Note that this size is not indicative of what apps will be by 1.0. Specifically, no linking is being done. Once the linker is integrated and running, we expect app sizes to shrink significantly.

Service Support

Services can now be declared by subclassing Android.App.Service and using theAndroid.App.ServiceAttribute custom attribute.

Breaking Changes

Activity Constructors

Android.App.Activity subclasses no longer need a (IntPtr) constructor, and must have a default constructor. If no default constructor is present, then you will see a NotImplementedException in the adb logcat output with the message: Unable to find the default constructor on type insert type here. Please provide the missing constructor.

The only types which require (IntPtr) constructors are:

  1. Android.App.Application subclasses.
  2. Types which subclass an Android type which invokes an overridden non-final method in the constructor; see IntPtr Constructor Invocation, below.

Application Package Must Be Lowercase

Within Properties\AndroidManifest.xml, the value of the /manifest/@package attribute must be lowercase. Presence of uppercase characters will result in build errors from monodroid.exe.

IntPtr Constructor Invocation

Usually, an (IntPtr) constructor is not required. (This has been true since Preview 3 except for Activities, which was fixed in this release.) There are two situations where an (IntPtr) constructor is required:

  1. When subclassing Android.App.Application.
  2. When subclassing an Android type (e.g. Android.Widget.TextView) and overriding a virtual method which is invoked by the base class constructor (e.g.Android.Widget.TextView.DefaultMovementMethod) and the type is created by Android (e.g. via an XML layout), e.g. LogTextBox.cs and log_text_box_1.xml.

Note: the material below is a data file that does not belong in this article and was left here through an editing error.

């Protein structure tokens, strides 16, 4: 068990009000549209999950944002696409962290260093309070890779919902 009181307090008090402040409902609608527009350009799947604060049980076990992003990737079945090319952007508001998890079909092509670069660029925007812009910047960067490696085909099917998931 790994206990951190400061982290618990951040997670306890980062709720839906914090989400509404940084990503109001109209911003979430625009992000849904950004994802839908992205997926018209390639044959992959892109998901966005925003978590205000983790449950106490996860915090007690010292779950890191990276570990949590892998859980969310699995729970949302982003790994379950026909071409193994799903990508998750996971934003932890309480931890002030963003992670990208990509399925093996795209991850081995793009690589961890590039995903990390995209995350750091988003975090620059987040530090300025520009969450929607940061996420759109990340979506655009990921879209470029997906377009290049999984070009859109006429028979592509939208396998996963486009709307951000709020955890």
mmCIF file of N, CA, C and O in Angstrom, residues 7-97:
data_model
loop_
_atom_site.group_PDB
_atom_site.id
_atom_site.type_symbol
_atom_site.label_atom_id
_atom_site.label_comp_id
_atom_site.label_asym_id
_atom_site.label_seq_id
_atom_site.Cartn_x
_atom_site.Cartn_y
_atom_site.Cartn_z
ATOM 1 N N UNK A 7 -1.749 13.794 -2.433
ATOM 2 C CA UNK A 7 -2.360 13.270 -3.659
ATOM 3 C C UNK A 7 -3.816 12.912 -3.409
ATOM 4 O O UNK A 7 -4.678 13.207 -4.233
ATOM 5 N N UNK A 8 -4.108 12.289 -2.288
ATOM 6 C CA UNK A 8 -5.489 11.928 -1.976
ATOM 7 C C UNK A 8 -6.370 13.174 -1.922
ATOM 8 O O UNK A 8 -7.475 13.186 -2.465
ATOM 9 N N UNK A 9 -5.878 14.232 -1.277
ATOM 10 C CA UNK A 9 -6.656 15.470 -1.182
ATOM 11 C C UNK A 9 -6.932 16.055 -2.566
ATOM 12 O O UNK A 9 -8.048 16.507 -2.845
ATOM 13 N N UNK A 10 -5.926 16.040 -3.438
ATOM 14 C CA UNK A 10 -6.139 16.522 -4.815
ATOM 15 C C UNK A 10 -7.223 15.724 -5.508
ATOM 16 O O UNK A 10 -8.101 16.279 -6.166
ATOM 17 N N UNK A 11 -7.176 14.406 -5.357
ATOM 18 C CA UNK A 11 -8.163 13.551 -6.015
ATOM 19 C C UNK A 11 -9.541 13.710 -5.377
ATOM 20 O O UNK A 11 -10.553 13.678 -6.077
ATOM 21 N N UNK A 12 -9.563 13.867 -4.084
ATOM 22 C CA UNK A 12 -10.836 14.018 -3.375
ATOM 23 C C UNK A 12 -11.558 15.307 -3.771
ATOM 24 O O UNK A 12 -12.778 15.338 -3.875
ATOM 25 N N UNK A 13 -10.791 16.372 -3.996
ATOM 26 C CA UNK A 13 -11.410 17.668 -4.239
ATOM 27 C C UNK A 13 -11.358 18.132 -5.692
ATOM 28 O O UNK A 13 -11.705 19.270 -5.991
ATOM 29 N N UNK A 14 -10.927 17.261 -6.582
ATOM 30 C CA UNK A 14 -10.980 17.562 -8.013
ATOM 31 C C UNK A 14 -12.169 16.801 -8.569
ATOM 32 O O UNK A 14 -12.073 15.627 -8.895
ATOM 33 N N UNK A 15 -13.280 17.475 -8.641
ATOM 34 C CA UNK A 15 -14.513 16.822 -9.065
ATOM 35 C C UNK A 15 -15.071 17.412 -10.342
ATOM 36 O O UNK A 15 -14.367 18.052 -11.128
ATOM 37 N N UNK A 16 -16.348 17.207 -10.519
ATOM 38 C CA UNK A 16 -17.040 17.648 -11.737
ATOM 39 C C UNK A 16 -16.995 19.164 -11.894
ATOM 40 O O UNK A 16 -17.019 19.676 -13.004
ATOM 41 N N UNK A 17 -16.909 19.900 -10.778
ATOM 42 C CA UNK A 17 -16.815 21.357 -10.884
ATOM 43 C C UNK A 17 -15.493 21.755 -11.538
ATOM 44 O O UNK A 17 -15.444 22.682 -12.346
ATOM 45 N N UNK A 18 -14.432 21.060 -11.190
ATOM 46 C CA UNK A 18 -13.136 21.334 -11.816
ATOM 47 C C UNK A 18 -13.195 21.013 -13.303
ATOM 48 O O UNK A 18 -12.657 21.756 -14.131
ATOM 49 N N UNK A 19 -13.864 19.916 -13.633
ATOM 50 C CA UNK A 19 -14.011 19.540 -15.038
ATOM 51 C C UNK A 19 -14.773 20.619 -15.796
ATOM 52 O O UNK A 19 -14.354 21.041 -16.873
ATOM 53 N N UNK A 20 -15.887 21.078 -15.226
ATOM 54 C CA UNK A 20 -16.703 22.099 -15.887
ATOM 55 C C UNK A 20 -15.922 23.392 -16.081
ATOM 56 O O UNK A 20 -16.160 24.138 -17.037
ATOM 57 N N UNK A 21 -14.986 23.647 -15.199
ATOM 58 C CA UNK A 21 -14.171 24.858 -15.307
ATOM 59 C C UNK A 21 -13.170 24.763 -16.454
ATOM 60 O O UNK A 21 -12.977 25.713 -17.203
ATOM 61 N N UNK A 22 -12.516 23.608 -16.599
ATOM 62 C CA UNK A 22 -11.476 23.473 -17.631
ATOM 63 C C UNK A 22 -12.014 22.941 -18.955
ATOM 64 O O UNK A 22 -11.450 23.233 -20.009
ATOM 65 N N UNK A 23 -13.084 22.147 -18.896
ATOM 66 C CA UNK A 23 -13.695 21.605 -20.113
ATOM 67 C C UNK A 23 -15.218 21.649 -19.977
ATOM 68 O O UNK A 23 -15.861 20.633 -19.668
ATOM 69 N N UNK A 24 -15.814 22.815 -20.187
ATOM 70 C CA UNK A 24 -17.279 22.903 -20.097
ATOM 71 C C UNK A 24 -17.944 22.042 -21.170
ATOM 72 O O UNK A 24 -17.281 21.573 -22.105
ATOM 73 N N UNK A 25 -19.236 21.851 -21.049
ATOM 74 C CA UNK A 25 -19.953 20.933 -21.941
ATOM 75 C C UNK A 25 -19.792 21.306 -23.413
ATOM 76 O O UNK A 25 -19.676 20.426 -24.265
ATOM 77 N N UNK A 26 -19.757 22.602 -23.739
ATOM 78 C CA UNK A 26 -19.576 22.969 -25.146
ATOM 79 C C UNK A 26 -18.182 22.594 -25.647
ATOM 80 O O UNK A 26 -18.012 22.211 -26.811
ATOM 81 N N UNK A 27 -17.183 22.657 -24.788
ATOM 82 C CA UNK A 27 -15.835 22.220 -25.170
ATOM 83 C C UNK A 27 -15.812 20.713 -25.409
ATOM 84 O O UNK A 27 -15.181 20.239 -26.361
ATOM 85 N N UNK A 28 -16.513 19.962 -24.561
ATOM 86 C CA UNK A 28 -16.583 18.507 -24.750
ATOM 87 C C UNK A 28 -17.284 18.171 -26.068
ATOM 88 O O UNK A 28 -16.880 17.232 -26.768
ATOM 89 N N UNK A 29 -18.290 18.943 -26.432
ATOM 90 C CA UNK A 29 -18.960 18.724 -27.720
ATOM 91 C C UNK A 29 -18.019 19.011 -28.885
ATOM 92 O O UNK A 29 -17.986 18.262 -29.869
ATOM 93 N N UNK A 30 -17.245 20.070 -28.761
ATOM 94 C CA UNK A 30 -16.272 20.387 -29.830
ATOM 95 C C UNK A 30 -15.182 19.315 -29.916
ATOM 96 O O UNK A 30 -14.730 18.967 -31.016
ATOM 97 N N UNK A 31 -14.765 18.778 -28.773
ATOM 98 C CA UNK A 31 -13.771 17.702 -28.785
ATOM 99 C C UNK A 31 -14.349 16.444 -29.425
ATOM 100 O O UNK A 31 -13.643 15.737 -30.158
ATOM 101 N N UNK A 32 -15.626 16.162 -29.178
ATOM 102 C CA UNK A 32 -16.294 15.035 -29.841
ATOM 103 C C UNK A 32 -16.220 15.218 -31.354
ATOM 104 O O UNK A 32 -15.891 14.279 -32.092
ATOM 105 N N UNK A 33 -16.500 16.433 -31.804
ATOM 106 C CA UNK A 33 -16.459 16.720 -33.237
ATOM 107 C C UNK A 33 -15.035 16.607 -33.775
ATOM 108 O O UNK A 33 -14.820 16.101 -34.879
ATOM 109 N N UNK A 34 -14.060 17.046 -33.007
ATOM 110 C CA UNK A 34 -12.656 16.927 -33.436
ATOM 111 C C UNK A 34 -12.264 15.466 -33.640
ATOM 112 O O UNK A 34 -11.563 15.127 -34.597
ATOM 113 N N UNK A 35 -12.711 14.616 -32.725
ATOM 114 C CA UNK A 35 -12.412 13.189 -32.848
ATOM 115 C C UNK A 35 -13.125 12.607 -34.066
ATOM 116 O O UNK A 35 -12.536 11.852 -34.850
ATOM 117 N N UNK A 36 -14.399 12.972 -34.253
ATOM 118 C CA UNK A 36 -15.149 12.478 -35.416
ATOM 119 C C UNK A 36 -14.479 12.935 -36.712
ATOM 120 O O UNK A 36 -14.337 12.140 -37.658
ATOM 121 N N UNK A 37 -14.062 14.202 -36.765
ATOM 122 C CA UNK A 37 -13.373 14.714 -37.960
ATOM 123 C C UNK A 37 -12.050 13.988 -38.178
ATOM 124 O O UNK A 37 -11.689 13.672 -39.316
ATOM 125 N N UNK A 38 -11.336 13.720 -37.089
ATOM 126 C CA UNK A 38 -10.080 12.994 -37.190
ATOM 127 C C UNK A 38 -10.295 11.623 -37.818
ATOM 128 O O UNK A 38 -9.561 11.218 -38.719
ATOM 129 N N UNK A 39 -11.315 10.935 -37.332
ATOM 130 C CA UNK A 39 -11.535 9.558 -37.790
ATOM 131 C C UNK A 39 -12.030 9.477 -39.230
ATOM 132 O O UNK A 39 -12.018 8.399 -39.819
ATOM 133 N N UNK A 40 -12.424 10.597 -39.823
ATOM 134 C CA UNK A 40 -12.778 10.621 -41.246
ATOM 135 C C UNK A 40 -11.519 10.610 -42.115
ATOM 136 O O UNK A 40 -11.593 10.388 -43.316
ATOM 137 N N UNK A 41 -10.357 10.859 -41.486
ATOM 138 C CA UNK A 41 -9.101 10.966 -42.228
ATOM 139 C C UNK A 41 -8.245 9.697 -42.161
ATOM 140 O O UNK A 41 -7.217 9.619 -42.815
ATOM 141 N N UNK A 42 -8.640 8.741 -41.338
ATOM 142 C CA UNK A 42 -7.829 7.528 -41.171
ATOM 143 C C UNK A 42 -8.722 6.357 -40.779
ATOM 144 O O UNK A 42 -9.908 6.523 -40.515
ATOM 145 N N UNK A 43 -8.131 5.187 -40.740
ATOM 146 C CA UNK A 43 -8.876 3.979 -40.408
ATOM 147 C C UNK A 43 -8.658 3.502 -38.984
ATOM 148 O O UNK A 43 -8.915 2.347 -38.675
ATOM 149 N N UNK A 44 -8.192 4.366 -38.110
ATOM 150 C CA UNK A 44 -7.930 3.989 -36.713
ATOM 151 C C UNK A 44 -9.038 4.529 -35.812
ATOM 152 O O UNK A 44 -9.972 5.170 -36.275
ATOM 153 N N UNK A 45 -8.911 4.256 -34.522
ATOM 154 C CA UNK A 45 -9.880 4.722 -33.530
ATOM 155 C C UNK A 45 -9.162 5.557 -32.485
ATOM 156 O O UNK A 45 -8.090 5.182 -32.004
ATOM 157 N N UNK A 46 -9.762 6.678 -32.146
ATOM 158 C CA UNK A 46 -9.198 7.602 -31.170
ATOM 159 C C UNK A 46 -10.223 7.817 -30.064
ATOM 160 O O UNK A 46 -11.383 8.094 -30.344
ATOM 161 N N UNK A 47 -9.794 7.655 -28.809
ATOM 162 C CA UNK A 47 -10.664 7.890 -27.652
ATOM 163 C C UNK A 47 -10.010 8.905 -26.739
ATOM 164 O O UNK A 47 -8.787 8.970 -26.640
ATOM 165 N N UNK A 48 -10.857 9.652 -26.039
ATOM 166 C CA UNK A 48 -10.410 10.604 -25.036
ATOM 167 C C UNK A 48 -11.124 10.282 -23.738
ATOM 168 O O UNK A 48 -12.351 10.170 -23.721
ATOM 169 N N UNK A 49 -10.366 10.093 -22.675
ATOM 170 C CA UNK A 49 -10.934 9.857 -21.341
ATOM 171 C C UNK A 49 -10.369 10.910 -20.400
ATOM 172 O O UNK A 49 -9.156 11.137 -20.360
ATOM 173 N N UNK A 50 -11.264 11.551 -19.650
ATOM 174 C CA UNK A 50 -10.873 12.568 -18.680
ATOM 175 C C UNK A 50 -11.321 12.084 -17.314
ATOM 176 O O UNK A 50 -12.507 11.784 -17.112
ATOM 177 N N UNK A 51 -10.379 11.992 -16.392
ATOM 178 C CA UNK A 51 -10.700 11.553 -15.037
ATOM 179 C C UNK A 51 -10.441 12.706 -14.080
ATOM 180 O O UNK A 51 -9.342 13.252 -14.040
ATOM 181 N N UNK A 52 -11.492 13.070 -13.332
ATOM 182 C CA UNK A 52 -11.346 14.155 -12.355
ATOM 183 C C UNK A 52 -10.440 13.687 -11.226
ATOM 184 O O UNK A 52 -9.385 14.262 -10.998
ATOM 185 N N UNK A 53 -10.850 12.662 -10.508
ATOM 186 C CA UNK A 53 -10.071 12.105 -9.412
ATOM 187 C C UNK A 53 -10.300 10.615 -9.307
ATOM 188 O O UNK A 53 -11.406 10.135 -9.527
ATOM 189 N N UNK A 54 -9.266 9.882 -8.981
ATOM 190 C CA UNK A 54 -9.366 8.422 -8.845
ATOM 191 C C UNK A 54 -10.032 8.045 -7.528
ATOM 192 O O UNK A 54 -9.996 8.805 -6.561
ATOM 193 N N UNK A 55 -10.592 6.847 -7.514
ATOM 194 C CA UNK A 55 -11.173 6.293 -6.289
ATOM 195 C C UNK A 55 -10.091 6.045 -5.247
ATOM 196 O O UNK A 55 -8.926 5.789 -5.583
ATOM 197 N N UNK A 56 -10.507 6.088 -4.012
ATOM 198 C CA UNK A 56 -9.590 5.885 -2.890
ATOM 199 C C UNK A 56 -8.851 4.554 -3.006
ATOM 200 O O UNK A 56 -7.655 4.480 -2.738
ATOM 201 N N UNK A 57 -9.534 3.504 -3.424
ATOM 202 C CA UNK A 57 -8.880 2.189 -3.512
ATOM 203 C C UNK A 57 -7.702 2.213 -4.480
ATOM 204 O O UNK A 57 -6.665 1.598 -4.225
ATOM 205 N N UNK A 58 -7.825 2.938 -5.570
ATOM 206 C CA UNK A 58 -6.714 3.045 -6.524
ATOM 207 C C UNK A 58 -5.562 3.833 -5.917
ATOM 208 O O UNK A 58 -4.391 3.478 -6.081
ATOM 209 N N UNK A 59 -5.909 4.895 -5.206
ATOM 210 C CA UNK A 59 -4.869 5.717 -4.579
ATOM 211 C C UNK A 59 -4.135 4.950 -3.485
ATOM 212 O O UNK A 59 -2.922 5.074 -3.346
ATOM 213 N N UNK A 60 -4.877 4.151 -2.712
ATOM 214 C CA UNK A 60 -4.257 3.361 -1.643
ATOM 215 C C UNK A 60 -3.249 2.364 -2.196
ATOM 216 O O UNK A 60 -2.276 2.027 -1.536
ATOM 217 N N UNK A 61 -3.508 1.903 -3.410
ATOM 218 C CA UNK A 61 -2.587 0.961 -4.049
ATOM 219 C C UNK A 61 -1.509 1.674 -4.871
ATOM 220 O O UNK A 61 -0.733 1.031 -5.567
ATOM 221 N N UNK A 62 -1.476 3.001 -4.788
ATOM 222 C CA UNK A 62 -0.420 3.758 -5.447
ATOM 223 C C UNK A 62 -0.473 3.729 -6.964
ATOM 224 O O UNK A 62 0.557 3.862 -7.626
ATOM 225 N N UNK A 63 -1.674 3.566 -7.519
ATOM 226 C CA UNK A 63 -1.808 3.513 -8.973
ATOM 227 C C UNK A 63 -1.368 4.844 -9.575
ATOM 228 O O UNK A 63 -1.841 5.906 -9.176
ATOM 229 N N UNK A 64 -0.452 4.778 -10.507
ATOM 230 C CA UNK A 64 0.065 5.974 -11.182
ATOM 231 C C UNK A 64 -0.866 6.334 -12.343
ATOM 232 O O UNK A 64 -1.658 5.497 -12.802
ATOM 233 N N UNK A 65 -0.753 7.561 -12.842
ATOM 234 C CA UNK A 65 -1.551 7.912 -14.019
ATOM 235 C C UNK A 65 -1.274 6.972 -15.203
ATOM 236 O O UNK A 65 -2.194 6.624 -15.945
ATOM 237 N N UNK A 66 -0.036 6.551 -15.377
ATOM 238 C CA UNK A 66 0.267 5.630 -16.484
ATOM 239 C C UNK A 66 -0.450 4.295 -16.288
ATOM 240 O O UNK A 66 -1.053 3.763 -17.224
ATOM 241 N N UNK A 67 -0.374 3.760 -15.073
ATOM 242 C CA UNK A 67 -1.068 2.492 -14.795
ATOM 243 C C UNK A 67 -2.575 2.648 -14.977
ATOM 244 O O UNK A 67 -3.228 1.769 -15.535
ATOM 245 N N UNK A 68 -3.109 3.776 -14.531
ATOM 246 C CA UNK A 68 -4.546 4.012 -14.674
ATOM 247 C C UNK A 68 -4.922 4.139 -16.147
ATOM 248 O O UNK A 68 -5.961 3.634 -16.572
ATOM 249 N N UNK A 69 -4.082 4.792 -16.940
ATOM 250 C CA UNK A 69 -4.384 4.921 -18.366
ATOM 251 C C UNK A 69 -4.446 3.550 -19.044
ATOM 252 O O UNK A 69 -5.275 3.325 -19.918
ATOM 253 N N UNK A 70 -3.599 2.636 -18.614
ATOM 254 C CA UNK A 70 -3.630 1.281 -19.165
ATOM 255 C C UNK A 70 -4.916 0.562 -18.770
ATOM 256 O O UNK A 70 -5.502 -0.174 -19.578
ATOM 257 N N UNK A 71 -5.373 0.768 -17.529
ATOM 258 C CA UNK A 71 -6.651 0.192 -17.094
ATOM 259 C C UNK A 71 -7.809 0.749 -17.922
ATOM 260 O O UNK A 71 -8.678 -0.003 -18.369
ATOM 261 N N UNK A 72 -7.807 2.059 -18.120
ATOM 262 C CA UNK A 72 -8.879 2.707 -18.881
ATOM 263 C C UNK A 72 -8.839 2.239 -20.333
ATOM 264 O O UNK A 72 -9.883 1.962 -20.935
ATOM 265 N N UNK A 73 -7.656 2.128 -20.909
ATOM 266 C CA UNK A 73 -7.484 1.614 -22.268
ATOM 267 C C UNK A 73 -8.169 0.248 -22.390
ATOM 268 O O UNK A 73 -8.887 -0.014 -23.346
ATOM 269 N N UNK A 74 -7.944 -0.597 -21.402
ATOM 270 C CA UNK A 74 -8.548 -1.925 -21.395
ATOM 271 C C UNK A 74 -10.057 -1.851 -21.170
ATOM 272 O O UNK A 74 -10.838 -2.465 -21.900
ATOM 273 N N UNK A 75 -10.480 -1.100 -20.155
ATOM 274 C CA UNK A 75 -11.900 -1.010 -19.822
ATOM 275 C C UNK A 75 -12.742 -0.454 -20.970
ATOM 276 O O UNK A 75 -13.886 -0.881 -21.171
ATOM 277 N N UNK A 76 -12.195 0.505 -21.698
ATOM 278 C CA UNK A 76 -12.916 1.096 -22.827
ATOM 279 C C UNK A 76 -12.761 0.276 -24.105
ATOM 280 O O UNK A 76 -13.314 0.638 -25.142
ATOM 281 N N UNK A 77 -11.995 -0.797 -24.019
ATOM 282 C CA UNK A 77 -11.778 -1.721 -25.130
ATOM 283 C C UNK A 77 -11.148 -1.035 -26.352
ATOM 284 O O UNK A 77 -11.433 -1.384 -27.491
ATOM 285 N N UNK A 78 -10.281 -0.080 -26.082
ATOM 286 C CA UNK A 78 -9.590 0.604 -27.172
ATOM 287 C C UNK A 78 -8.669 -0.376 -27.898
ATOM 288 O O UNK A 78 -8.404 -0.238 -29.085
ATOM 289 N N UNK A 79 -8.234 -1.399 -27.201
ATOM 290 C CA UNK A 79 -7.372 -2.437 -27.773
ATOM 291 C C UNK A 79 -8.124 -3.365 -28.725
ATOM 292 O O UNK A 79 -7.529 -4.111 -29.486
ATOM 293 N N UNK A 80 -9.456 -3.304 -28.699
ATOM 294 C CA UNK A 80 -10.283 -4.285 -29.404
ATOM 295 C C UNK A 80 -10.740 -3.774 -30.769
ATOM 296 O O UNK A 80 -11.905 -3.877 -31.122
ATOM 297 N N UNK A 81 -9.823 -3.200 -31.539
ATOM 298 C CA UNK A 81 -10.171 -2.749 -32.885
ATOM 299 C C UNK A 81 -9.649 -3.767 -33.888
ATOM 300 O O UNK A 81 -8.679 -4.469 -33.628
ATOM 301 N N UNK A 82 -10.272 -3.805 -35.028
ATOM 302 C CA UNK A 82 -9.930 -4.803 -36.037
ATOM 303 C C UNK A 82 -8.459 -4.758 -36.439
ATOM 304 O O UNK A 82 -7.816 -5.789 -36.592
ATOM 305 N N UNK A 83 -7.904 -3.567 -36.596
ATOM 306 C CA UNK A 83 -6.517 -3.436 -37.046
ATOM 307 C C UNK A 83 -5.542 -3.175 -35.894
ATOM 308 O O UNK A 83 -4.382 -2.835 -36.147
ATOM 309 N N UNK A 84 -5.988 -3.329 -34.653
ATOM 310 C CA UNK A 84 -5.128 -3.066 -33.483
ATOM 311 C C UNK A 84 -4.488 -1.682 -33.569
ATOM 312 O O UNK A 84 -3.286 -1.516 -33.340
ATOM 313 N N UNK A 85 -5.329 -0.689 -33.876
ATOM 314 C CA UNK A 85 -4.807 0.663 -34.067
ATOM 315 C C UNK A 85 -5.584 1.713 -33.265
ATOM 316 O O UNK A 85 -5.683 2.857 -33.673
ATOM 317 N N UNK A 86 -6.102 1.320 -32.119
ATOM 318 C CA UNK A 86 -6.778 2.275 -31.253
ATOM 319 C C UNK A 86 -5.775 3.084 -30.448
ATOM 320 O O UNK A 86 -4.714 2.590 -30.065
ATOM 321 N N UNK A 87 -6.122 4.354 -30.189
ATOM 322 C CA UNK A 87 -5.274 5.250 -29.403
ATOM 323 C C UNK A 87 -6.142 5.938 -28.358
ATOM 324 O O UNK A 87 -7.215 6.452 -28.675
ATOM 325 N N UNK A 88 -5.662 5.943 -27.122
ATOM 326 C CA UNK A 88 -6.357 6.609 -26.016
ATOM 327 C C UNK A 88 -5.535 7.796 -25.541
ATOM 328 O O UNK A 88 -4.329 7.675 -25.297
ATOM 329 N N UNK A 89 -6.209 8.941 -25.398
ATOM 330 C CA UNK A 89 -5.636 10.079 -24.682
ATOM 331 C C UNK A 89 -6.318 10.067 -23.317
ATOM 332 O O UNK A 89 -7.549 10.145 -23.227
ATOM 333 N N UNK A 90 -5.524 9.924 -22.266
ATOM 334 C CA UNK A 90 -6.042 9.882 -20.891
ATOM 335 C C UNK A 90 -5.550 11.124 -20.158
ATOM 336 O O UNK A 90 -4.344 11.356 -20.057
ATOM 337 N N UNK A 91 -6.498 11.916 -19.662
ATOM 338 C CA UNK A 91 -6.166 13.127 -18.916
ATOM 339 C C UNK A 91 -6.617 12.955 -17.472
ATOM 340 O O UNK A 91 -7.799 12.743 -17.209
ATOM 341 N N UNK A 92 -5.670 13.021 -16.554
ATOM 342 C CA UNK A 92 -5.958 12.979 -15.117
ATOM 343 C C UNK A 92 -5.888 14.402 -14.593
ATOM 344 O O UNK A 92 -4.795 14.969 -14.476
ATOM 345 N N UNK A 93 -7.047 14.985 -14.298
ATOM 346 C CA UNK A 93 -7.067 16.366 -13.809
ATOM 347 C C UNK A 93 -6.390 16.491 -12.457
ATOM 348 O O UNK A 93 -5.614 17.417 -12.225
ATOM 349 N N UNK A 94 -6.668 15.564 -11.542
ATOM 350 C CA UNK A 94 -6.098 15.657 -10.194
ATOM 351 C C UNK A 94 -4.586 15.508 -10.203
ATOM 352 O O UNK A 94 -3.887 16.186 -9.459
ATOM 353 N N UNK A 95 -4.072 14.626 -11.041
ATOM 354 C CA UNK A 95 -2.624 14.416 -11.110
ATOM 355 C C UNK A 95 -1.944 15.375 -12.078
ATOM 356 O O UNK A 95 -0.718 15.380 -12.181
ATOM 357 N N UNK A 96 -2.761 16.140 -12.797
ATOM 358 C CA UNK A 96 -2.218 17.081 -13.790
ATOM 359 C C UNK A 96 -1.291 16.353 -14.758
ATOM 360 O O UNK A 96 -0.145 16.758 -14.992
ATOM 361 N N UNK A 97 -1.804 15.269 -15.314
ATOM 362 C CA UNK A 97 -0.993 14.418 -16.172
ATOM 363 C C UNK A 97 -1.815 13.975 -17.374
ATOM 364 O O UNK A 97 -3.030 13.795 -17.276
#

You'll know you need an (IntPtr) constructor when your app crashes and you investigate the adb logcatoutput.

Package Names

The package names of Android Callable Wrappers generated by monodroid.exe are now lowercase instead of camelCase. This was done to sanely support case-insensitive filesystems.

In particular, developers should update their Resources\layout\*.xml files so that all XML elements use lowercase package names. See e.g. the changes done in ApiDemo\Resources\layout\log_text_box_1.xml.

Bug Fixes

  • 633463 - Application crashes on startup when Assembly Name contains spaces.
  • 645603 - MonoDroid doesn't support custom Application Classes
  • 648893 - EditText.Text.ToString() doesn't give you the contents of the text field
  • 648896 - KeyEventArgs.KeyCode should use Keycode enum instead of int
  • 648898 - Missing feature constants in Window class
  • 649456 - You can use java source files, but no R class is created, rendering it impossible to use layouts/resources/cocaine/etc.
  • 649920 - Runtime producing UnsatisfiedLinkError on JavaObject hashCode calls
  • 650335 - Keyboard shortcut does not work for SaveAll when code editor is active
  • 650541 - Device emulator hangs if AndroidManifest package name contains space char at the end

Xamarin Workbook

If it's not already installed, install the Xamarin Workbooks app first. The workbook file should download automatically, but if it doesn't, just click to start the workbook download manually.